At the heart of any offside ruling, of course, is a view about the point at which the ball was played. That is what has made the rule so magnificently chaotic and borderline unenforceable since time immemorial. Because what point is that? At what point can the ball – and especially a ball which is already moving - categorically be considered to have been ‘played’?
And more to the point, are the Stockley Park video jockeys confident that they can identify that moment of impact between ball and foot (or whichever part of the passing player’s anatomy is involved) down to the finest degree, any more than an assistant referee ever can? Or are they just taking a stab at it and freezing the frame?
I’d love to know, but for some reason that’s the end of the calculations that we are never asked to worry our heads over. We only ever look on while the Stockley jocks apply their computerised tools – their various virtual set-squares and spirit levels - to the frozen image. How they arrived at that frozen image, rather than another frozen image seized a fraction earlier or a fraction later, at a point in the time-space continuum when Timo’s knuckle was still onside – that’s the end of the calculation that we are never invited to be a part of nor to question.
So it seems to me perfectly plausible that those minutely discriminating calculations at one end of the sum are based on a guesstimate at the other end. In which case, it’s like measuring for curtains on the basis of a child’s drawing of the house.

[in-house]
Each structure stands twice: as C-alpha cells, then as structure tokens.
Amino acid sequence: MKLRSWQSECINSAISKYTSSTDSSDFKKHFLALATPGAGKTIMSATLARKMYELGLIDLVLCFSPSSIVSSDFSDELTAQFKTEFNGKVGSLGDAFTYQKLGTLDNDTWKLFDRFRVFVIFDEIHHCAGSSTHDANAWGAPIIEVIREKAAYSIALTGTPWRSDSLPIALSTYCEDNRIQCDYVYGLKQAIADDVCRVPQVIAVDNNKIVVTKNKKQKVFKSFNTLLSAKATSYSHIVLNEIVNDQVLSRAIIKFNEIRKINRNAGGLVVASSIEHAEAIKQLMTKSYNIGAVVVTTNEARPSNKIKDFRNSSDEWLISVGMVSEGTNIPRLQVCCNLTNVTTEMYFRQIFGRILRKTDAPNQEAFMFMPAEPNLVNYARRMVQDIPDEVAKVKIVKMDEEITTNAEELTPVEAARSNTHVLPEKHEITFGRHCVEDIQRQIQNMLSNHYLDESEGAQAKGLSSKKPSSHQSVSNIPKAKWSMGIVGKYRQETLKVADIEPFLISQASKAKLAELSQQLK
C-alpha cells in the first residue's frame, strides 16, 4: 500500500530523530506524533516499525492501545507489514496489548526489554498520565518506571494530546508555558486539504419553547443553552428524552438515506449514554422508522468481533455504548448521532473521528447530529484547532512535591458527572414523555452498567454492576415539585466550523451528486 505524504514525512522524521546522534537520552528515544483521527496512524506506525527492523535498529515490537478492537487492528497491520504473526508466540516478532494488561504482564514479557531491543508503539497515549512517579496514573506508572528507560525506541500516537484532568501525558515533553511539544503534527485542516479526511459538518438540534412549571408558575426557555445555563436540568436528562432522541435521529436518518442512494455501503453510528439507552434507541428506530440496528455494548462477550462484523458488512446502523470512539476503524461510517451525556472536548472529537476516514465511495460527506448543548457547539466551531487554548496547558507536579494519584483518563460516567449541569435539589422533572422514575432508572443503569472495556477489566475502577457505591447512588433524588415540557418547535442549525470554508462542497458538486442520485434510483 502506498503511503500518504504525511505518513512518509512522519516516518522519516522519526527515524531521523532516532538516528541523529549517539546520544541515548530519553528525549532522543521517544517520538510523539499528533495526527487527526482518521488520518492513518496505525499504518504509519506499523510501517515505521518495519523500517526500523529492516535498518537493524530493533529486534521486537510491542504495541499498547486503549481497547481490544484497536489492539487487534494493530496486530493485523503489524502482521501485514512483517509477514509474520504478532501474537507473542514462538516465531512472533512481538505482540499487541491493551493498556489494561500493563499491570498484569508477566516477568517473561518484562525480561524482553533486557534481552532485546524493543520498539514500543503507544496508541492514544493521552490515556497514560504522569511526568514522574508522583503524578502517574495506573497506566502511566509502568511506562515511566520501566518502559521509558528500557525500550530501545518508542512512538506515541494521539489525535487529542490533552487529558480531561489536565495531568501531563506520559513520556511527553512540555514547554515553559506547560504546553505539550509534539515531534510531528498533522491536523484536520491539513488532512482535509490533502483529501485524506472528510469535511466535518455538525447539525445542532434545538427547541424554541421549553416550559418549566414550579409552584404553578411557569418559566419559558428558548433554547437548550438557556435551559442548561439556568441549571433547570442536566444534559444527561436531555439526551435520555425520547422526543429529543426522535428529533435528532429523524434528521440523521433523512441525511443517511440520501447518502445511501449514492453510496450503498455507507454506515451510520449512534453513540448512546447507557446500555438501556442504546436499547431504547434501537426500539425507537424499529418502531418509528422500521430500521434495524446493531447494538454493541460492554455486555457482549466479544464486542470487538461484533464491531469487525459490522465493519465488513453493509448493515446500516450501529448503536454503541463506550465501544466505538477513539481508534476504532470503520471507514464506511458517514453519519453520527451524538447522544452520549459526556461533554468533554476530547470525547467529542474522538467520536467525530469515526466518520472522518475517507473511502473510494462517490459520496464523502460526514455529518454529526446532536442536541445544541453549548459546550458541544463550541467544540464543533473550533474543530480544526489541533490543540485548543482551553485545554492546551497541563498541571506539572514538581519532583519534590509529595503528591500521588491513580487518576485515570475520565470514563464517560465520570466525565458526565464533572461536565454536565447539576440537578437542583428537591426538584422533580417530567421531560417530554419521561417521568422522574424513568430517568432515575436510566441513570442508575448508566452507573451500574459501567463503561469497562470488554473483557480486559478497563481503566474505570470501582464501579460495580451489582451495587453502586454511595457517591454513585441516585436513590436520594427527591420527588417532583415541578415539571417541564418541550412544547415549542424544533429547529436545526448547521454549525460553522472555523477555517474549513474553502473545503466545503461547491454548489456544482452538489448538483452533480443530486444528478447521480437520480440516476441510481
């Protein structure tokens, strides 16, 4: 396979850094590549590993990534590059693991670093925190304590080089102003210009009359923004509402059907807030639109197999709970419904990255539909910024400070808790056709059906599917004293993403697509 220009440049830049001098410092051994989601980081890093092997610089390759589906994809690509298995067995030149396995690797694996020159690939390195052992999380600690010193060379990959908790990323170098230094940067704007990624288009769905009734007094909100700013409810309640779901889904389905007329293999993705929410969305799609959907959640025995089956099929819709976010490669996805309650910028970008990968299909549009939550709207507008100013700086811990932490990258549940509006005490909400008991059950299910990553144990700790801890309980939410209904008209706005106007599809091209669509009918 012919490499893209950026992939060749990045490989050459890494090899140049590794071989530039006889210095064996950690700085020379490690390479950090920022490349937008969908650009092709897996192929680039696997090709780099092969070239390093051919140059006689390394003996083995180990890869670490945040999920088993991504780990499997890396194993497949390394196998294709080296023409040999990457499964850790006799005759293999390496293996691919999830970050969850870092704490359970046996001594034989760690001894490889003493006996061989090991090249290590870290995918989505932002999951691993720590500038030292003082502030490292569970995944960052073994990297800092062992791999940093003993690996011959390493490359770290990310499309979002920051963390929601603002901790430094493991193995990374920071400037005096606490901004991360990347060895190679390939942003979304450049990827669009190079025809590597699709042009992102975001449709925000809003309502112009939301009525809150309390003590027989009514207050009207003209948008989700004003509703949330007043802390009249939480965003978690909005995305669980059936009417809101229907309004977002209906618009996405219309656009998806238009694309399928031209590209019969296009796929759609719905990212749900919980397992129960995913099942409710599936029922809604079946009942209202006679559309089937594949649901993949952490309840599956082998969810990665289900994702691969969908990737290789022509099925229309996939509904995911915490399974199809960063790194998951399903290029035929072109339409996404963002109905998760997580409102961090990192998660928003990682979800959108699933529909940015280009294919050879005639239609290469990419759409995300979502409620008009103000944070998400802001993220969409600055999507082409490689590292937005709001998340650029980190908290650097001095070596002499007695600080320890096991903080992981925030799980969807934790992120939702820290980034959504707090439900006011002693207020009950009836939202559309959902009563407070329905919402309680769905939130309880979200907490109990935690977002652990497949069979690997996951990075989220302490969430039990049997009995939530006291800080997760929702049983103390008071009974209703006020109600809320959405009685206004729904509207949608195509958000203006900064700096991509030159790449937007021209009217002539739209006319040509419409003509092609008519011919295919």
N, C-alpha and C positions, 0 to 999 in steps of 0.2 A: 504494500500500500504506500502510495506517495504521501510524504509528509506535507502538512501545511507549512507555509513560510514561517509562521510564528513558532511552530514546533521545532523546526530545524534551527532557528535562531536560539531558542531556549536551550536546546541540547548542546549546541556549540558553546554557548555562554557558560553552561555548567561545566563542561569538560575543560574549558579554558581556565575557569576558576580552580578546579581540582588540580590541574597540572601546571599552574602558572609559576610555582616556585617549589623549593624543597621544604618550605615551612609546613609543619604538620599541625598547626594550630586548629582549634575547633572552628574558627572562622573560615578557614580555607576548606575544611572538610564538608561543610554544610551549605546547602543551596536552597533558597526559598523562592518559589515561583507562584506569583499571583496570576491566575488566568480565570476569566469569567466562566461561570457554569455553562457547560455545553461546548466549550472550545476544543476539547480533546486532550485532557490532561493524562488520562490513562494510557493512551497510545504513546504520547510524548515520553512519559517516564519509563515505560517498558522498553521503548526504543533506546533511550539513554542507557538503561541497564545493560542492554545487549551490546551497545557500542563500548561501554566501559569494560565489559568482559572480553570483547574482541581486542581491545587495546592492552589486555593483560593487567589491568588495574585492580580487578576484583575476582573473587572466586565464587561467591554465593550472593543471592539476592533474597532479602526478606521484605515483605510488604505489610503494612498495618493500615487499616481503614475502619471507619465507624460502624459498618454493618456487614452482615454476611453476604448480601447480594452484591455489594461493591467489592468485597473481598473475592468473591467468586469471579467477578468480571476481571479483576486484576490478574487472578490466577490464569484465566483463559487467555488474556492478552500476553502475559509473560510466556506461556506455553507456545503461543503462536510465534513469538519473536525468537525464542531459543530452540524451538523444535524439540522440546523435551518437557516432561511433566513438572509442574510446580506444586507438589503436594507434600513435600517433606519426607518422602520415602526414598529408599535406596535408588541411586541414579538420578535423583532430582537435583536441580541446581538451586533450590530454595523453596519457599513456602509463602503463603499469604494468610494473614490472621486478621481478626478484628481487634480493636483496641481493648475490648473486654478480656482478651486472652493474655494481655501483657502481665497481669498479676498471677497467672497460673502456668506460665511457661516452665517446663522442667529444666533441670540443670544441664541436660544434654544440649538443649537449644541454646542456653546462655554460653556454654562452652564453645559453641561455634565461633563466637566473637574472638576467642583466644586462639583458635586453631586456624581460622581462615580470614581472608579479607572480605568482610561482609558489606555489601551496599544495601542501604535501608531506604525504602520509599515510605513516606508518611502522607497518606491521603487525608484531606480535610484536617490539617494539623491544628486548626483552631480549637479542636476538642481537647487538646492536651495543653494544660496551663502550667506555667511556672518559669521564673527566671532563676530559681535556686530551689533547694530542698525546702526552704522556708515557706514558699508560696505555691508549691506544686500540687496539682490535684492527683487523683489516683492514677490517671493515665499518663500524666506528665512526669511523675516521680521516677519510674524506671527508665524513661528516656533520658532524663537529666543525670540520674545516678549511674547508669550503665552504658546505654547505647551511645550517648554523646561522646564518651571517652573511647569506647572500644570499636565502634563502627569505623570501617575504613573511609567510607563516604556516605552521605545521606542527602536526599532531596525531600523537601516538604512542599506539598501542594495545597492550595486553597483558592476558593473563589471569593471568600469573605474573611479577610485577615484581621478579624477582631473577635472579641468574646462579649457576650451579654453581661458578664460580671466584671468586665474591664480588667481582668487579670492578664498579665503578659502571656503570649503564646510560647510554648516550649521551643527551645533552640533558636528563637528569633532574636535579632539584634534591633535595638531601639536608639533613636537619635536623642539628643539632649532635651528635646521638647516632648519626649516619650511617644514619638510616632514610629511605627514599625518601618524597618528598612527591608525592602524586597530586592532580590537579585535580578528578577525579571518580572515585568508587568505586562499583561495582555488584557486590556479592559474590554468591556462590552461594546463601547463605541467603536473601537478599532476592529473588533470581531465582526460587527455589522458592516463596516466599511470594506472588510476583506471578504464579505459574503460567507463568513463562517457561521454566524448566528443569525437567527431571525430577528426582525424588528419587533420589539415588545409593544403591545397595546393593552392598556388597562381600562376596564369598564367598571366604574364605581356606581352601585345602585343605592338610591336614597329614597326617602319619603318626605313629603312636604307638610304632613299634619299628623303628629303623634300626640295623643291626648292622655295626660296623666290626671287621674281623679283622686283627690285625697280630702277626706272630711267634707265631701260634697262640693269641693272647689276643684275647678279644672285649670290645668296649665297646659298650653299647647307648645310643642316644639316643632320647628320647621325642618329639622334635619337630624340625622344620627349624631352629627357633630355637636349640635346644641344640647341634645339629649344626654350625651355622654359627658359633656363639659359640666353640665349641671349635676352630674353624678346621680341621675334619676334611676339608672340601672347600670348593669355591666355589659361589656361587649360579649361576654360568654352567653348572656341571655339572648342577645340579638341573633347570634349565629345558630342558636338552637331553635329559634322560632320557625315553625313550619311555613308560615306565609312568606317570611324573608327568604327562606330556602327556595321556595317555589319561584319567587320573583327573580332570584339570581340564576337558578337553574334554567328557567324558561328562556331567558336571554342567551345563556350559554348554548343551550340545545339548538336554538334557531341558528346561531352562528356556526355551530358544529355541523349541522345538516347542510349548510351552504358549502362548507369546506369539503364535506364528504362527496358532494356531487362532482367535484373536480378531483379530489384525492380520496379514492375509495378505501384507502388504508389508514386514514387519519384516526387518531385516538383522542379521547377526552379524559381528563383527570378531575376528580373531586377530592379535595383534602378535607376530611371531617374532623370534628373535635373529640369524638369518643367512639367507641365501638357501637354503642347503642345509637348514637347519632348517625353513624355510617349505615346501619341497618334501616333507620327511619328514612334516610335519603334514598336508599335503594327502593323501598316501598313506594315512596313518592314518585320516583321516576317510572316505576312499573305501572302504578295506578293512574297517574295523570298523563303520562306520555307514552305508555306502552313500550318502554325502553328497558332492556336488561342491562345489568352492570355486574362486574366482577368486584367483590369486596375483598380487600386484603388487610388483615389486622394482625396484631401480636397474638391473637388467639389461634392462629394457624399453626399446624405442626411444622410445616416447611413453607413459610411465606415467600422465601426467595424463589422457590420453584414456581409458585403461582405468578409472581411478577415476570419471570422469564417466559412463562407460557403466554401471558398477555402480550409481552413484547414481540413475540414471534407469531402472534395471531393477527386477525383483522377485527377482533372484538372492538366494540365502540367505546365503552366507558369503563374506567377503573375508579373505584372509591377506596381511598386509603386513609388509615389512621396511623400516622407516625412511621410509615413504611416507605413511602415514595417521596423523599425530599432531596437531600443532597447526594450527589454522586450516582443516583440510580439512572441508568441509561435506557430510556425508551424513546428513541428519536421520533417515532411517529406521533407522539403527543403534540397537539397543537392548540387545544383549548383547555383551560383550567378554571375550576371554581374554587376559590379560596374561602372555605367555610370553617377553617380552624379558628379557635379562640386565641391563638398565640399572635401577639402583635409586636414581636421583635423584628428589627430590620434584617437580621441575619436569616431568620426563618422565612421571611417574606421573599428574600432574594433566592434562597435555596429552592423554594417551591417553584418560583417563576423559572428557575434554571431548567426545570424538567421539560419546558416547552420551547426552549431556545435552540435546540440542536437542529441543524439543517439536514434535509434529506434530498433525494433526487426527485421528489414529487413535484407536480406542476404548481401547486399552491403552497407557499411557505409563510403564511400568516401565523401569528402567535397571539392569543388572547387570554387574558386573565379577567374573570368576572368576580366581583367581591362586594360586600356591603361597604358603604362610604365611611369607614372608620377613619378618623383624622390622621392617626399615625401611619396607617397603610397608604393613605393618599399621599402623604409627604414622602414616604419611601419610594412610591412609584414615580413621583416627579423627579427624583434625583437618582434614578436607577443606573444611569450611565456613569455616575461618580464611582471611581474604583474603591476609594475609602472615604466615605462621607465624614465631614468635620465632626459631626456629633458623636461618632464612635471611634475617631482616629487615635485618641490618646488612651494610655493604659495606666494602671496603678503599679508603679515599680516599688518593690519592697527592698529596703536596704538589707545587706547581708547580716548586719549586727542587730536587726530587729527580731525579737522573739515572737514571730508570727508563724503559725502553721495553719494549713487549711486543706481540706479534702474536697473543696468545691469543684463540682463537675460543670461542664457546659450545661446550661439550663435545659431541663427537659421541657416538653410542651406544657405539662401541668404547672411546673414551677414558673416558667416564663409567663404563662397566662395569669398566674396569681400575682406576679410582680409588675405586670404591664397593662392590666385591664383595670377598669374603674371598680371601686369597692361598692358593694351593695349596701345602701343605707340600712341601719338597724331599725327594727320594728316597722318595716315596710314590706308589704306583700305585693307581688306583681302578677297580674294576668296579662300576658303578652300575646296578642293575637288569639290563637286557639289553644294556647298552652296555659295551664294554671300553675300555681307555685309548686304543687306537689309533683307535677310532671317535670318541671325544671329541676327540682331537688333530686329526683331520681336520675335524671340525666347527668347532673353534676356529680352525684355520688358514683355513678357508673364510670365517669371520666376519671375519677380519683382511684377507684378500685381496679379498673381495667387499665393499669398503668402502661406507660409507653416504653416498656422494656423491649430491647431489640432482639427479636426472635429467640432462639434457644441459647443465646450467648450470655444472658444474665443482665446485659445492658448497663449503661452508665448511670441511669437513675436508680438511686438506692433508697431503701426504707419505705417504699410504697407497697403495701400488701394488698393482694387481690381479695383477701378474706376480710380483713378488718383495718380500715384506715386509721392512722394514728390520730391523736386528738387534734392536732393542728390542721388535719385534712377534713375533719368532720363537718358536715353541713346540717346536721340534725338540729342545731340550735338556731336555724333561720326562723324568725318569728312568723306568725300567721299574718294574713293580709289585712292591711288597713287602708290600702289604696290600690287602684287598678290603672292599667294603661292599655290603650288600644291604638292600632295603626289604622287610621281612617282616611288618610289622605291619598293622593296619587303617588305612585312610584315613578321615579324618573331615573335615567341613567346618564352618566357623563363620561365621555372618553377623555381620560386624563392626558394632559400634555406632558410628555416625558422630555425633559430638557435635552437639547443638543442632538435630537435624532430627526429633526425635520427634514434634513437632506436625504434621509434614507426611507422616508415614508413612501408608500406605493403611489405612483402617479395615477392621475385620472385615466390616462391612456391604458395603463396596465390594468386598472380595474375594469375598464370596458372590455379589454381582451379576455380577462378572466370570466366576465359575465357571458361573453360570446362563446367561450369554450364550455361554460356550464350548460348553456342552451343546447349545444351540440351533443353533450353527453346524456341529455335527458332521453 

Ah well. One thing I’m certain about is that we wouldn’t even be having this argument if the grounds were still full. VAR didn’t cause Covid-19: that’s one of the current social and economic catastrophes for which elite-level refereeing is definitely not to blame. But I genuinely believe that Covid-19 is currently causing VAR.
By which I mean that, without the pandemic and the empty grounds, it would have collapsed under the weight of public disapproval by now and been removed. Remember the contempt for VAR in the stadiums last March? Remember the angered and noisy protestations, bringing together home supporters and away sections in rare harmony? The anti-VAR movement was uniting fans around the country. But then lockdown happened and the grounds fell silent.
And here we are, a whole year later, measuring Timo Werner’s knuckles. Fans can’t come back soon enough.